We perspire in two different ways. Sensibly and insensibly. Sensible perspiration is sweat that is excreted in large amounts and is noticeably moist on the skin. Insensible perspiration is sweat that evaporates from the skin before it becomes moisture and we are therefore unaware of it. Normally, we start sweating on our foreheads first, then our face followed by the rest of our body with palms and soles of the feet last. Conversely, emotional sweat occurs in the palms, soles and armpits first. Incidentally, emotional sweat is relied upon in lie detector tests as even the smallest amount of perspiration contains sodium chloride which acts as an electrical conductor and therefore lowers the electric resistance of the skin. Both types of perspiration are important to a diver.
A ½ litre of water equates to about 1lb or ½ kg of body weight. It is possible to lose as much as 2lbs (about 1kg) of body weight through sweat in one hour performing normal aerobic type exercise, which in fluid terms amounts to about a litre. During high impact workouts or if you happen to be a person who sweats profusely, as much as 2 litres of sweat per hour can be lost.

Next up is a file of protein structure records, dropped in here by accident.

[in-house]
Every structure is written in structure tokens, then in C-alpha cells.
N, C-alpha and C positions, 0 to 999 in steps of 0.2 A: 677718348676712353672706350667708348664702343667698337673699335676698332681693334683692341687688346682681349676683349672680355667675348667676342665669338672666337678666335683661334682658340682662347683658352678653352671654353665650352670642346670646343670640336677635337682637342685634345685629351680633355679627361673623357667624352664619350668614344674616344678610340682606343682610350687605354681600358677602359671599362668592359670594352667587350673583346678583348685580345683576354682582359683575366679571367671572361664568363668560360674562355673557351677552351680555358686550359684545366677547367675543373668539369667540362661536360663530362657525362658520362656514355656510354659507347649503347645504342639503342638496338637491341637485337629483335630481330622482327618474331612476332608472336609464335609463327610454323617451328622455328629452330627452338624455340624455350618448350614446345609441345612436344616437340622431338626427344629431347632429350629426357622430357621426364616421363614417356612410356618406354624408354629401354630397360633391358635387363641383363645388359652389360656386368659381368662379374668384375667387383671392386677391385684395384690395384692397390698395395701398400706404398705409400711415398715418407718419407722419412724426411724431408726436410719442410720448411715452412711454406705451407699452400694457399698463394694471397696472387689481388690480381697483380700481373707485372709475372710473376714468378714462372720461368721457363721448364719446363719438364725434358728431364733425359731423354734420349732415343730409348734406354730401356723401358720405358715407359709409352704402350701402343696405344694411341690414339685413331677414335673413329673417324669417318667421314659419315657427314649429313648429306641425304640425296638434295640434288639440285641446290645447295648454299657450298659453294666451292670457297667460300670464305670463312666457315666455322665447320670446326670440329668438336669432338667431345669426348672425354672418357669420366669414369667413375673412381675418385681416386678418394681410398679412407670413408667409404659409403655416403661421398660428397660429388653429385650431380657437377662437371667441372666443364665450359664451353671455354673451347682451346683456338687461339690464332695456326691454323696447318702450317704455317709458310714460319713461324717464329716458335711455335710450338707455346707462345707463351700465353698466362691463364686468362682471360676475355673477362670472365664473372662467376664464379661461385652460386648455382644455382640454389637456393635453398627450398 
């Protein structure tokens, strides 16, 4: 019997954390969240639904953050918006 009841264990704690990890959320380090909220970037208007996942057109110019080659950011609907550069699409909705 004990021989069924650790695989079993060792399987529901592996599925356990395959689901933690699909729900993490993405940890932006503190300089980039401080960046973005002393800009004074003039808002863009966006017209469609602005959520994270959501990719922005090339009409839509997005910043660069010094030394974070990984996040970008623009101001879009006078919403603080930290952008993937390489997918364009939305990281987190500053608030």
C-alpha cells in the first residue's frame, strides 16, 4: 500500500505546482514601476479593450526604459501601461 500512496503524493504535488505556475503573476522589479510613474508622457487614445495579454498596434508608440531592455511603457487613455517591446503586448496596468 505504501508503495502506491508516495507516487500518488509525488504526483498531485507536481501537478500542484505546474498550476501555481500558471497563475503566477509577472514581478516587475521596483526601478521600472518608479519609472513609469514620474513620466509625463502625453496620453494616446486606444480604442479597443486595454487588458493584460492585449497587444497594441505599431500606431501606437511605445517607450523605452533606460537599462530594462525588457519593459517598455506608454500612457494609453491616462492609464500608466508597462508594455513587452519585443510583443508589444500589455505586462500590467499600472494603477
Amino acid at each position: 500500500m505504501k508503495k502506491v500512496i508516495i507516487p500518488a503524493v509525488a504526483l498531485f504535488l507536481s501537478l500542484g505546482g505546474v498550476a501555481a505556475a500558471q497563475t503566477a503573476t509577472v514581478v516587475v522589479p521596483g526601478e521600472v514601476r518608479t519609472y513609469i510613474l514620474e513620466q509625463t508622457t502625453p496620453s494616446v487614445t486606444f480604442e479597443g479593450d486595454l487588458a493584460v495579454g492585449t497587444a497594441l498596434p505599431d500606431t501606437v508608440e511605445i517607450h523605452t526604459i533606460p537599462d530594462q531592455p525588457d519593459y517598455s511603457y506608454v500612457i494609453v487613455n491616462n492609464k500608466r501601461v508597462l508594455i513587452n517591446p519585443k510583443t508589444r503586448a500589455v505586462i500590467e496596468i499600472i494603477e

Diving can be aerobic, anaerobic, stressful and emotional. Sweat production varies greatly during a dive depending on air and water temperatures, exposure suit, anxiety levels, currents, exertion, distance covered, whether you are male or female, individual fitness, experience and so on. Add to this the fact that divers breathe very dry air, are usually unable to replace fluids during a dive (unlike other sports), often dive in tropical destinations with high humidity, blast themselves on the sun-decks of liveaboards and it’s easy to see how dehydration sets in. If you are a cold water diver don’t think for a minute that you are immune ….. the morning after the night before, strong black coffee, cans of coke, mugs of tea and the limitations of peeing in a drysuit all conspire against you.
Most serious athletes know that a loss of only 2% of their body weight through sweating can reduce their aerobic performance by as much as 10%. In diving terms this fluid loss means less efficiency at off-gassing absorbed nitrogen. Blood becomes thicker and more viscous when it’s volume decreases through dehydration. Consequently blood flow is slowed which means the speed at which we eliminate nitrogen is reduced. The obvious danger becomes an increased risk of developing DCI. Other signs of dehydration include an increased susceptibility to headaches, fatigued muscles, dry or congested sinuses, gritty eyes, light headedness and nausea.